Guess who’s pushing back on the DOJ’s condemnation of Baltimore policing

If you guessed Martin O’Malley — former Democratic presidential hopeful, Baltimore mayor, and Maryland governor — you are right. O’Malley incurred the wrath of the left during his unsuccessful presidential bid by daring to say “all lives matter.” Now, he’s advancing another proposition the left doesn’t want to hear: vigorous policing reduces crime.

O’Malley’s comments respond to a flawed Justice Department report that rips the Baltimore police department for alleged racist policing. I’ll have more to say about O’Malley’s push back in a moment, but first let’s take a look at the response of Baltimore’s current administration.

It is, as one would expect, craven. Baltimore’s mayor, Stephanie Rawlings-Blake — who last year wanted to give rioters “space to destroy” — hails the DOJ report. She says it creates a “crucial foundation” for allowing the city to change the police department.

By changing the police department, Rawlings-Blake means having the federal government tell the city how to police. According to the Washington Post, Baltimore plans to enter into a consent decree with the Justice Department — in other words, a court order, absent any litigation over Baltimore’s policing practices, that binds the city to police the way the feds want it to. This will mean, among other things, an end to the proactive policing of high crime neighborhoods that helped dramatically reduce crime in Baltimore (above which more below).

Baltimore’s new police commissioner Kevin Davis is on board. And why not? He serves at the pleasure of Rawlings-Blake and the liberal African-American who will succeed her. And he doesn’t want to take on the U.S. Department of Justice.

Anyway, Baltimore’s police force has already backed away from the kind of proactive policing DOJ wants to eliminate. The process began with the backlash that followed Freddy Gray’s death, the unwillingness of Rawlings-Blake to back the police, and the unjustified prosecution of six police officers by Marilyn Mosby.

Since the police backed off, violent crime in Baltimore, including murder, has soared. If the city would support its police force, officers presumably would again become a fairly effective presence in high crime neighborhoods.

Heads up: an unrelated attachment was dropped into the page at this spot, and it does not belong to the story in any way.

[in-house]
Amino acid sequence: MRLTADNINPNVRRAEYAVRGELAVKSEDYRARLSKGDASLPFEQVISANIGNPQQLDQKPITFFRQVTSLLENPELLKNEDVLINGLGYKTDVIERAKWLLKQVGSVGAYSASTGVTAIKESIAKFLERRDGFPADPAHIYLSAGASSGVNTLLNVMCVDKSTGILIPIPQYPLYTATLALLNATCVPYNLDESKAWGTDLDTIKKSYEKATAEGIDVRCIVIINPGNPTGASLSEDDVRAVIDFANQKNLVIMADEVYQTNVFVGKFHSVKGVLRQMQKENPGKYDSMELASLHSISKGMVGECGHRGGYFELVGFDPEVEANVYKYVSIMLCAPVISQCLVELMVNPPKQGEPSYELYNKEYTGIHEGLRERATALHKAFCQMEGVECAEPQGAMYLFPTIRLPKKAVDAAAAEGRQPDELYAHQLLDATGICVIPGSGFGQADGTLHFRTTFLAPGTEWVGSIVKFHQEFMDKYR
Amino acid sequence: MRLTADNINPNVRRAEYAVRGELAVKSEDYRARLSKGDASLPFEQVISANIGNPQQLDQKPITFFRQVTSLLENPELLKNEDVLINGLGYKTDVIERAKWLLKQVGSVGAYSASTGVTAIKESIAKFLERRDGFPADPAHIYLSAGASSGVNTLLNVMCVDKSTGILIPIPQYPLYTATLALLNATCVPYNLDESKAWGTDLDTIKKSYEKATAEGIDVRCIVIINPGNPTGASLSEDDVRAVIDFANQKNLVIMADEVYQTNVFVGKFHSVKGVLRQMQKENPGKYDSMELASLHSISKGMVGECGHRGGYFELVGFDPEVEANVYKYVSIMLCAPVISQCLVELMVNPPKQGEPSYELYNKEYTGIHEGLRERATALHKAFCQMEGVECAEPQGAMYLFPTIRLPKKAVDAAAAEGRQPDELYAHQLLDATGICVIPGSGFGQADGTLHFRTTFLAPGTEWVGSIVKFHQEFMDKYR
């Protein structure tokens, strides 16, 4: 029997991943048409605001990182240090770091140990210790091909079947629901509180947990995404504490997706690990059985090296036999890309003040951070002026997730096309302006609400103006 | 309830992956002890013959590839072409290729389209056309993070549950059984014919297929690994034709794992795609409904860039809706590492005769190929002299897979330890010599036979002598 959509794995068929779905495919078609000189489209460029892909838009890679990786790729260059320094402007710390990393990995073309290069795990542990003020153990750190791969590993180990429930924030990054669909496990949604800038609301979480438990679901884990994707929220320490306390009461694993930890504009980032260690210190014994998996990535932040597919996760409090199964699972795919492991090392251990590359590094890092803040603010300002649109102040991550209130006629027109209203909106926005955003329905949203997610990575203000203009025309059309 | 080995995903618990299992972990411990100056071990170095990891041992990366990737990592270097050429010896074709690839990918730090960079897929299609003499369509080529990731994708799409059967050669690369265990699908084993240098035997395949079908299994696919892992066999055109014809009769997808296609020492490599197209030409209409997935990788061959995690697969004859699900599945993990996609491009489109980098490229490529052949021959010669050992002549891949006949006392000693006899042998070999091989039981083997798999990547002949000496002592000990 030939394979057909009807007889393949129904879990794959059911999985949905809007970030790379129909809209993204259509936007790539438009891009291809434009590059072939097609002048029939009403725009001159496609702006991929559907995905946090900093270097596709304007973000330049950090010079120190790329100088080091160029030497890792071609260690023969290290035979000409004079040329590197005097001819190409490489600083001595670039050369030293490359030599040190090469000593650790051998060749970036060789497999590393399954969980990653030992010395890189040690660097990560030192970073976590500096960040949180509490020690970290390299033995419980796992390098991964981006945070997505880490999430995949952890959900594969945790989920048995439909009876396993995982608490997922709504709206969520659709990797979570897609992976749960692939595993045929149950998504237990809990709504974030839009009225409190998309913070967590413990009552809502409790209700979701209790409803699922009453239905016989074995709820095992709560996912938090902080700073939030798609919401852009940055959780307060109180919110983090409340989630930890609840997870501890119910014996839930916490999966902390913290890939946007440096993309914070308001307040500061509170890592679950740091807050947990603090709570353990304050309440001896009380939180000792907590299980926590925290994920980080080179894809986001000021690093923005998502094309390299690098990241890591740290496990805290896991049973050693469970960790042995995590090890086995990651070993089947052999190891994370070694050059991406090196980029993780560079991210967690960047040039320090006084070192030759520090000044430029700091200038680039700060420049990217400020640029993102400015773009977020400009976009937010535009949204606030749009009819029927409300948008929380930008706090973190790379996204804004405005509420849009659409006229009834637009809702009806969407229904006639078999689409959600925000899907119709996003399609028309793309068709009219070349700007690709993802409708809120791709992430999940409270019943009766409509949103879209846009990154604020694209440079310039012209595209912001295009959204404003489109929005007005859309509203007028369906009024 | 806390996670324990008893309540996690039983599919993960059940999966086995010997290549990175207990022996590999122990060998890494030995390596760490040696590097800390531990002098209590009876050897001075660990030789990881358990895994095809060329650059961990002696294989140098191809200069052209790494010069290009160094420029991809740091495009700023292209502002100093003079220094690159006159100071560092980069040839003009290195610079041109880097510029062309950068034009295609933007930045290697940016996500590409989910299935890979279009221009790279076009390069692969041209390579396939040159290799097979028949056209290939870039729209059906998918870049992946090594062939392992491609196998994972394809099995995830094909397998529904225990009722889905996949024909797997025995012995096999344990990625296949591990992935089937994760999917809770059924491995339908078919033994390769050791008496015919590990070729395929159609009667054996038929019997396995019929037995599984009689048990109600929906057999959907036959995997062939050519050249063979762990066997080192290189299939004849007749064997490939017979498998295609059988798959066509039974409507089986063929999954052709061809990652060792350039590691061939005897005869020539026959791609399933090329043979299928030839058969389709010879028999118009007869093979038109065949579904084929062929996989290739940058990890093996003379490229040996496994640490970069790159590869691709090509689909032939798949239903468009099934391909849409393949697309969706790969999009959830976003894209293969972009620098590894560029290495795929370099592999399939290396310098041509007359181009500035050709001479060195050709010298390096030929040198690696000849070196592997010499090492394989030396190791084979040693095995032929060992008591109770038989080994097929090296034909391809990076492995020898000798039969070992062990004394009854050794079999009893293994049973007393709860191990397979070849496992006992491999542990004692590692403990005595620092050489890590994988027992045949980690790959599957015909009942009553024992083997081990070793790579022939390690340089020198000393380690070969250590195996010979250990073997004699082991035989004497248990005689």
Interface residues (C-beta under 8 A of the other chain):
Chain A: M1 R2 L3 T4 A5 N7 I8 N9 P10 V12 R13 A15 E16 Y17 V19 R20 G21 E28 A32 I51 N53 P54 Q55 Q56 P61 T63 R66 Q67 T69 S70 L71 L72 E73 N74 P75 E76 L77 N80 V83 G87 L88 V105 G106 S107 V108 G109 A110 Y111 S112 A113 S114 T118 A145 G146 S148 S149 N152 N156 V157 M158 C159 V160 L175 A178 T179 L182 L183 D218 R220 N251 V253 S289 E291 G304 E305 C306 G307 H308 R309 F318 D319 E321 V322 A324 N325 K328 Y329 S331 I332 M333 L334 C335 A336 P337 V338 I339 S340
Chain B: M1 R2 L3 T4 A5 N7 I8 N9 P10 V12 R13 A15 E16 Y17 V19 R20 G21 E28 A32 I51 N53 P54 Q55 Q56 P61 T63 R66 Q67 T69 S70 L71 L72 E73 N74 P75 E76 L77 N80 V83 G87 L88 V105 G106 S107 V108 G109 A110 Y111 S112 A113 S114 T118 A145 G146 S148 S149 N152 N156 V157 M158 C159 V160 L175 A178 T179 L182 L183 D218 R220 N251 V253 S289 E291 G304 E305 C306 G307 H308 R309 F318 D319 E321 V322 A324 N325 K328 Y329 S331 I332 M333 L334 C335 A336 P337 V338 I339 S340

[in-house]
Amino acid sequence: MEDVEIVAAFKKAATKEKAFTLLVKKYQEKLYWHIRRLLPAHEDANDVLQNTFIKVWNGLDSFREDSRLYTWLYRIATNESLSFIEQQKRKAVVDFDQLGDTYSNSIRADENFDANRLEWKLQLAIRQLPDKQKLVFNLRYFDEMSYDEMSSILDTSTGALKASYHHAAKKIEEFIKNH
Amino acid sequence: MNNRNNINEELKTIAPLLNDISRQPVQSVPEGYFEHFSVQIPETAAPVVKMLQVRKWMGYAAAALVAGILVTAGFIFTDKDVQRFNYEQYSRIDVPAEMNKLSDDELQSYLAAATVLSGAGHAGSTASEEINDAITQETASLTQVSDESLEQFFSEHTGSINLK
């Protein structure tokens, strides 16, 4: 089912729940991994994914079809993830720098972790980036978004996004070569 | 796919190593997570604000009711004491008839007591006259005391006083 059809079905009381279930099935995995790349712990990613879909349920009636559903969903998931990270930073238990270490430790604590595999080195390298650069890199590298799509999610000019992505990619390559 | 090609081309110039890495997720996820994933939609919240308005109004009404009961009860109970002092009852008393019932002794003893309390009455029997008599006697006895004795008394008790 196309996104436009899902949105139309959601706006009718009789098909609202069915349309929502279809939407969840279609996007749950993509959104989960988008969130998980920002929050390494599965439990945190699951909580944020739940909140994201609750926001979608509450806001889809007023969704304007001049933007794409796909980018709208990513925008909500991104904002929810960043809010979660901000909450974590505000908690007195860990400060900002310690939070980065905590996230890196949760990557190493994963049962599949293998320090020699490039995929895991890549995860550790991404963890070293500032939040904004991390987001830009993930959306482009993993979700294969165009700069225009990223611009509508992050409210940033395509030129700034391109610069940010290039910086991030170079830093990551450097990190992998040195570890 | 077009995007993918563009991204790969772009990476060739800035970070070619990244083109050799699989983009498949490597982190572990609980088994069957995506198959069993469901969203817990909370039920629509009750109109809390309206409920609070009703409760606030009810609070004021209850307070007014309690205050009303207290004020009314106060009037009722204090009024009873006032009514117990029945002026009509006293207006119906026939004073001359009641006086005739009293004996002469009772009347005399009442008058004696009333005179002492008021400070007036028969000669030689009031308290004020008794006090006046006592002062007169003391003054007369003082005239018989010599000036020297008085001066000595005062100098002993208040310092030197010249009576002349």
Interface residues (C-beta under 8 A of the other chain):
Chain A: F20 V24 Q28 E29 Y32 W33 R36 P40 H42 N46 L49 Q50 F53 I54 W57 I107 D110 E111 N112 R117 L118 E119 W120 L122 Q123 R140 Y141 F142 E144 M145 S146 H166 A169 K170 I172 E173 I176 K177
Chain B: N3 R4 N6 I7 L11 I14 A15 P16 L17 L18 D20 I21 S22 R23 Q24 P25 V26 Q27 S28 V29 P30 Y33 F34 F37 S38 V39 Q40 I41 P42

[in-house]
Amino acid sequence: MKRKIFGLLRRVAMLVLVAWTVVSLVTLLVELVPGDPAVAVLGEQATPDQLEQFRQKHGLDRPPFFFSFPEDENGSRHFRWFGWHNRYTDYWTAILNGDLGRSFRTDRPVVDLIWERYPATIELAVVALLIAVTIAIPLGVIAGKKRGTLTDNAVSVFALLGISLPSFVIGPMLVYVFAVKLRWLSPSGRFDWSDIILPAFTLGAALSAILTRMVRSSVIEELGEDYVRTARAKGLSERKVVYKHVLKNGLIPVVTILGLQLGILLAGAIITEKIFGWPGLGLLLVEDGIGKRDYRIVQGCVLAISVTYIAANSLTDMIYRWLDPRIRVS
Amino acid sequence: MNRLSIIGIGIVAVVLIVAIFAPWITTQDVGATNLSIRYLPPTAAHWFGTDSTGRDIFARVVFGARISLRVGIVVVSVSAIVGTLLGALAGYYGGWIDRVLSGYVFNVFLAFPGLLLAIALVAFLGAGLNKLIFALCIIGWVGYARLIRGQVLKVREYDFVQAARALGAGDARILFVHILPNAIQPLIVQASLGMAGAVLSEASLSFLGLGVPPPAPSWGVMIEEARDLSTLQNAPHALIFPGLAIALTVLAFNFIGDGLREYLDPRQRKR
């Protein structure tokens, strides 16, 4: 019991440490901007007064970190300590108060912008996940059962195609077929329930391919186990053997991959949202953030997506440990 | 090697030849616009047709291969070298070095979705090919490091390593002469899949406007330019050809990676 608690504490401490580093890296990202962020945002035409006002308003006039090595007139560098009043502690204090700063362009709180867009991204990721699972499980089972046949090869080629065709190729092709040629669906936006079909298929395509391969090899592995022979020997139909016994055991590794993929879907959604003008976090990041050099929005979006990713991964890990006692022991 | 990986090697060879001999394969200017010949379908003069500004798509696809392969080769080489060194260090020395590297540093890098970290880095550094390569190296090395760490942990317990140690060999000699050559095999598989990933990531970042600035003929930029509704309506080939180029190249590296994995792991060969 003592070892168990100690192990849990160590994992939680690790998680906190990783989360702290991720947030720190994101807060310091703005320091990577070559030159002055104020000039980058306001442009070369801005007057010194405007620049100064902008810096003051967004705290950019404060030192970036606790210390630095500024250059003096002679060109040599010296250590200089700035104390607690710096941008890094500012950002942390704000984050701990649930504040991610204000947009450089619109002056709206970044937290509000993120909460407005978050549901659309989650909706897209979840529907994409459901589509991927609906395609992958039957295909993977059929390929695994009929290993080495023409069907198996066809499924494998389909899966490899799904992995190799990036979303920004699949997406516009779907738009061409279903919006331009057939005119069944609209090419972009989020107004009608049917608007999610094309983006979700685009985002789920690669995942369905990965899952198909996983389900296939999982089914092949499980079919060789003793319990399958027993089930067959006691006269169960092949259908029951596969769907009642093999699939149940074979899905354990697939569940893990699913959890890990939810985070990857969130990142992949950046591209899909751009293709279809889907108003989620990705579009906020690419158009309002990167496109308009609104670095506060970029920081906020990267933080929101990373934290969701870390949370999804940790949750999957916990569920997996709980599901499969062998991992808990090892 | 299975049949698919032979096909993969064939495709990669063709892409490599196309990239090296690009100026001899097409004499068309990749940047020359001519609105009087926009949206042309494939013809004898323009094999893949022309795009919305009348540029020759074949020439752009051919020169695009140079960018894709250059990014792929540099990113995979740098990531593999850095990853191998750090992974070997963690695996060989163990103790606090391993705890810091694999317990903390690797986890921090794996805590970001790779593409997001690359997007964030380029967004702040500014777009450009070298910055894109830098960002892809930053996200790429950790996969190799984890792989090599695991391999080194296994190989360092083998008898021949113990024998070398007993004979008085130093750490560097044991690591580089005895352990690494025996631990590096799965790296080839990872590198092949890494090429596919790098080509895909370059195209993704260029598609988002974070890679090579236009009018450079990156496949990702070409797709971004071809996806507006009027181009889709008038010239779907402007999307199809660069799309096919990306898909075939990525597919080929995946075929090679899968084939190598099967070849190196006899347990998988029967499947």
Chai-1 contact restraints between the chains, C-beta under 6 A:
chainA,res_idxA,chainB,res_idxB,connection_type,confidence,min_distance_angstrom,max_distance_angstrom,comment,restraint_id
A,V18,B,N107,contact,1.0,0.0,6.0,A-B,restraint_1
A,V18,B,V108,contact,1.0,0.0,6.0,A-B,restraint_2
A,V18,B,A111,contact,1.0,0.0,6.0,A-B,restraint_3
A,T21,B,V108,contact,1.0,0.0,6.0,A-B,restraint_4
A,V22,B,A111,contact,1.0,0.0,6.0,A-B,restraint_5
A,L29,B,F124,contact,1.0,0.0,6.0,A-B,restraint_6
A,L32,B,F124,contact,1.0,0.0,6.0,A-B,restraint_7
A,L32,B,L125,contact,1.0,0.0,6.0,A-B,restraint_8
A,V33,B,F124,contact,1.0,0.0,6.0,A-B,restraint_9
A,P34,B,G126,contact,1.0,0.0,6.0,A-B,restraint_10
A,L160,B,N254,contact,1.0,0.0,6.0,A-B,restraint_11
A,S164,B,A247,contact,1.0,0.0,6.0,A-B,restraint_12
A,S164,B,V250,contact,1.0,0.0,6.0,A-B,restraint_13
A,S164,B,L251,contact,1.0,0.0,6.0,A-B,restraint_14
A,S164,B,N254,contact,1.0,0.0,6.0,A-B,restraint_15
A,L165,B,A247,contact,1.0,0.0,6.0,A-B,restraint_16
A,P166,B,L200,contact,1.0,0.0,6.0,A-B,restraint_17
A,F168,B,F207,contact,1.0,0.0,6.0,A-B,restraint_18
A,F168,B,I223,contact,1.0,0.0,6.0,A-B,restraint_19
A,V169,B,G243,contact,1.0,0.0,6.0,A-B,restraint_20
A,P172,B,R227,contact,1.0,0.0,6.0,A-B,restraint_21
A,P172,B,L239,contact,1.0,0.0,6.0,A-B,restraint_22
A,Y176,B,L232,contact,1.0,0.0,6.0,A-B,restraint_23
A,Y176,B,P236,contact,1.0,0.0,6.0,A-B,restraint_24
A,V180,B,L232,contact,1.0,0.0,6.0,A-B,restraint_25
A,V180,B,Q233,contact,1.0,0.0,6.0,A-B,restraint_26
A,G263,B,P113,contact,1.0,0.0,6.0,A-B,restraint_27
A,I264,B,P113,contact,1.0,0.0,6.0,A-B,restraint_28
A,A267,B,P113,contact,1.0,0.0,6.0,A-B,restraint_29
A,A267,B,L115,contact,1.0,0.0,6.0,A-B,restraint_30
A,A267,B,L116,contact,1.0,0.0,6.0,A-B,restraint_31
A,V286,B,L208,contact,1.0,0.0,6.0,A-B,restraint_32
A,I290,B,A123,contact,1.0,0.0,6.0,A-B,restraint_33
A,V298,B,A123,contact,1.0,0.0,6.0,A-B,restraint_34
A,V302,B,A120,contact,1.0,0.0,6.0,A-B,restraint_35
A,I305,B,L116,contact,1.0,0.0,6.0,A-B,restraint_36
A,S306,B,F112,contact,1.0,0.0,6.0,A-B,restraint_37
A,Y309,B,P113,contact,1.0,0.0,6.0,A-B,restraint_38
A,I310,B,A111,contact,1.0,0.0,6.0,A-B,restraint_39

But that support wasn’t forthcoming even before the DOJ issued its report. In any event, with the police force shrinking due to demoralization, it’s doubtful that that the force is capable of policing as proactively as before.

Now back to Martin O’Malley. As mayor of Baltimore (from late 1999 until early 2007), he implemented the “zero tolerance” policing that the Justice Department deplores. He did so in response to a major crime wave, which his policies helped reverse.

How does O’Malley respond to criticism of his policing policy? In two ways. First, he points out that violent crime dropped precipitously during his time as Baltimore’s mayor. Second, he notes that after he implemented zero tolerance policing, he was reelected mayor and then won two terms as governor with the overwhelming support of Baltimore voters.

How does O’Malley respond to the Justice Department’s report? Unapologetically:

Make no make mistake about it — enforcement levels rose when we started closing down the open air drug markets that had been plaguing our poorest neighborhoods for years. But after peaking in 2003, arrest levels declined as violent crime was driven down.

O’Malley focuses, naturally, on policing during his time as mayor, a period not included in the data DOJ relied. Did policing take a turn for the worse after O’Malley left office? Conceivably.

But if it did, the remedy would be to return to the practices — proactive policing coupled with training and other reforms — that prevailed under O’Malley. The remedy is not to back away from proactive policing in high crime neighborhoods just because blacks heavily populate them.

Unfortunately, the Obama administration isn’t focused on the effective policing of these high crime areas. It simply wants fewer blacks arrested.

Responses